Nightbringer | The Arthurian Online Encyclopedia

Arthurian Classes and Roles


In Arthurian legends, children play multifaceted roles, often beyond mere innocence and vulnerability. Guenevere’s resourcefulness shines through when she employs a child as a messenger, demonstrating the practical regard for their capabilities. Unlike modern sentimental portrayals, Arthurian children were not shielded from the realities of the world but were given responsibilities early on.


The term “clerk” in Arthurian legends likely refers to literate individuals who managed records and ensured adherence to etiquette. While their roles may have overlapped with clergy, clerks were not necessarily holy figures but rather individuals skilled in reading and writing, serving essential functions in courts before the era of printing.


Dwarves, often depicted as servants, occupy a distinct role in Arthurian narratives, occasionally displaying intelligence and resourcefulness beyond their stature. Their origins may be rooted in conquered races or mythological tales of transformation.

And then when [Sir Gringamore] saw Sir Beaumains fast asleep, he came stilly stalking behind the dwarf, and plucked him fast under his arm, and so he rode away with him as fast as ever he might unto his own castle.

Malory VII, 19

In a daring feat of courage and determination, Dame Elyzabel embarked on a perilous mission from Britain to Gaul, accompanied ónly by a squire and a dwarf. This trio faced the challenges of the journey head-on, illustrating the resilience and resourcefulness of Arthurian characters.

In another intriguing encounter, Gareth and his damsel sought refuge at a pavilion where the master was absent, leaving the dwarf in charge. Despite acting with courtesy and hospitality, the dwarf faced underserved punishment upon the master’s return. Gareth intervened, asserting justice and respect for the dwarf’s integrity, showcasing the complexities of master-dwarf relationships in Arthurian tales.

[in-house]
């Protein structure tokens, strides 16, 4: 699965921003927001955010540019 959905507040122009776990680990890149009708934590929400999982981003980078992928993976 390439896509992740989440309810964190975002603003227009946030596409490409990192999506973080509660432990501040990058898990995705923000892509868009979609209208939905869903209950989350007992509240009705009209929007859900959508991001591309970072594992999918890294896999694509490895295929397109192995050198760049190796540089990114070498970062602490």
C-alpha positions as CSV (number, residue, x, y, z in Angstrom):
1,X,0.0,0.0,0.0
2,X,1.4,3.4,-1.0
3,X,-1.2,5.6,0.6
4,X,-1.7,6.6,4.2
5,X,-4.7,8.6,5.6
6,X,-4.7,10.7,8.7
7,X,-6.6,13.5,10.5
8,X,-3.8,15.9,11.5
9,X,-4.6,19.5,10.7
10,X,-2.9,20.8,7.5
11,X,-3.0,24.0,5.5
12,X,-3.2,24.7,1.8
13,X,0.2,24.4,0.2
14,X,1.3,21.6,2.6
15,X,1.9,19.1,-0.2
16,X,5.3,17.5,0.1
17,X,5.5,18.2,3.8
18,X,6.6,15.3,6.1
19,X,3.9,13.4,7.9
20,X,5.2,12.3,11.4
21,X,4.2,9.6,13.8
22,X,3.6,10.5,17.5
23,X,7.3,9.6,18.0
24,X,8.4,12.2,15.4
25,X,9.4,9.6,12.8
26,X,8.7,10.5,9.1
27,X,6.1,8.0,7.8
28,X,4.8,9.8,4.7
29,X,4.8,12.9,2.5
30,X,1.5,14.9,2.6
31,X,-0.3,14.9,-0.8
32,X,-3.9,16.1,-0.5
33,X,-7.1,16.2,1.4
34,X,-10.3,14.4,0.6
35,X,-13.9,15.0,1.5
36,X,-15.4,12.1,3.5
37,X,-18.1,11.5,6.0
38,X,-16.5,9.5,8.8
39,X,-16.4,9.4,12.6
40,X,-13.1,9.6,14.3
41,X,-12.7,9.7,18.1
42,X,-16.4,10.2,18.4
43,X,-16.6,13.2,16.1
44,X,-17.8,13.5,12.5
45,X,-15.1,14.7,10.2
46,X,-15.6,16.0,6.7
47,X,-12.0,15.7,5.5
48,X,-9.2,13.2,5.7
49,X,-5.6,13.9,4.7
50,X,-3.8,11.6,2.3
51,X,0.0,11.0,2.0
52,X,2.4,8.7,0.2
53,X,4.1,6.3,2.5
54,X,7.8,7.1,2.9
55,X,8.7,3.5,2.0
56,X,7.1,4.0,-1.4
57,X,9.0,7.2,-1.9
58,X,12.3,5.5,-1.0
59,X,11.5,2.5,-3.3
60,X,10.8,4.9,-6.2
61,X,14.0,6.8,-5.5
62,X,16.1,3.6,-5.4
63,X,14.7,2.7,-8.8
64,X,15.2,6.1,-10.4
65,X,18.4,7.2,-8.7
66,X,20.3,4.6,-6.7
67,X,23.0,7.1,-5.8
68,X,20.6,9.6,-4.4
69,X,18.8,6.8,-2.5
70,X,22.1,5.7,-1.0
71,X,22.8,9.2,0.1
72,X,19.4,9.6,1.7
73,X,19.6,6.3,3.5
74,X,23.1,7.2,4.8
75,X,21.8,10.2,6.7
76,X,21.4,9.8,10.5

Giants, characterized by their varying sizes and often depicted as separate races, add a sense of wonder and peril to Arthurian adventures. Their presence hints at ancient conflicts and enigmatic origins, enriching the tapestry of Arthurian lore.

Hermits, Monks and Nuns

Arthurian legends feature figures of religious devotion, ranging from hermits and monks to nuns. These individuals offer spiritual guidance, perform healing arts, and sometimes participate actively in the quests and adventures alongside knights.

Messengers, Pursuivants

Messengers in Arthurian tales come from diverse backgrounds, including damsels, dwarves, clerks, and even children, tasked with conveying crucial information across the realm. Their roles extend beyond mere delivery, often influencing the course of events.


Minstrels, skilled in the art of song and storytelling, serve as conveyors of history and culture in Arthurian society. Their performances evoke emotions and provoke reactions, sometimes stirring conflict or inspiring valor.

Sorcerers, Necromancers, Enchantresses

Characters with mystical abilities, such as sorcerers and enchantresses, add an element of magic and intrigue to Arthurian narratives. Their actions shape destinies and test the resolve of heroes, blurring the lines between the natural and supernatural.


Squires, both aspirants to knighthood and lifelong attendants, play essential roles in supporting knights in their quests and battles. Their loyalty, skill, and friendship often prove invaluable on the journey to chivalry.

Surgeons, Leeches

Healers and medical practitioners, including surgeons and leeches, provde crucial aid to wounded knights and nobles. Their knowledge of herbs and remedies contributes to the physical well-being of Arthurian characters.


Varlets, or attendants to military leaders, fulfill various duties, from serving at the table to carrying shields and spears. While often overlooked, their contribution are essential to the functioning of Arthurian courts and armies.


Vavasours, feudal tenants ranking below barons, hold respectable positions in Arthurian society, often portrayed as noble knights with beautiful daughters or ambitious sons. Their roles highlight the diversity of social classes within the realm.


Woman in Arthurian legends defy stereotypes, portraying intelligence, independence, and strength. They venture freely, participate in quests, and wield influence over knights and kings, challenging traditional gender roles of medieval society.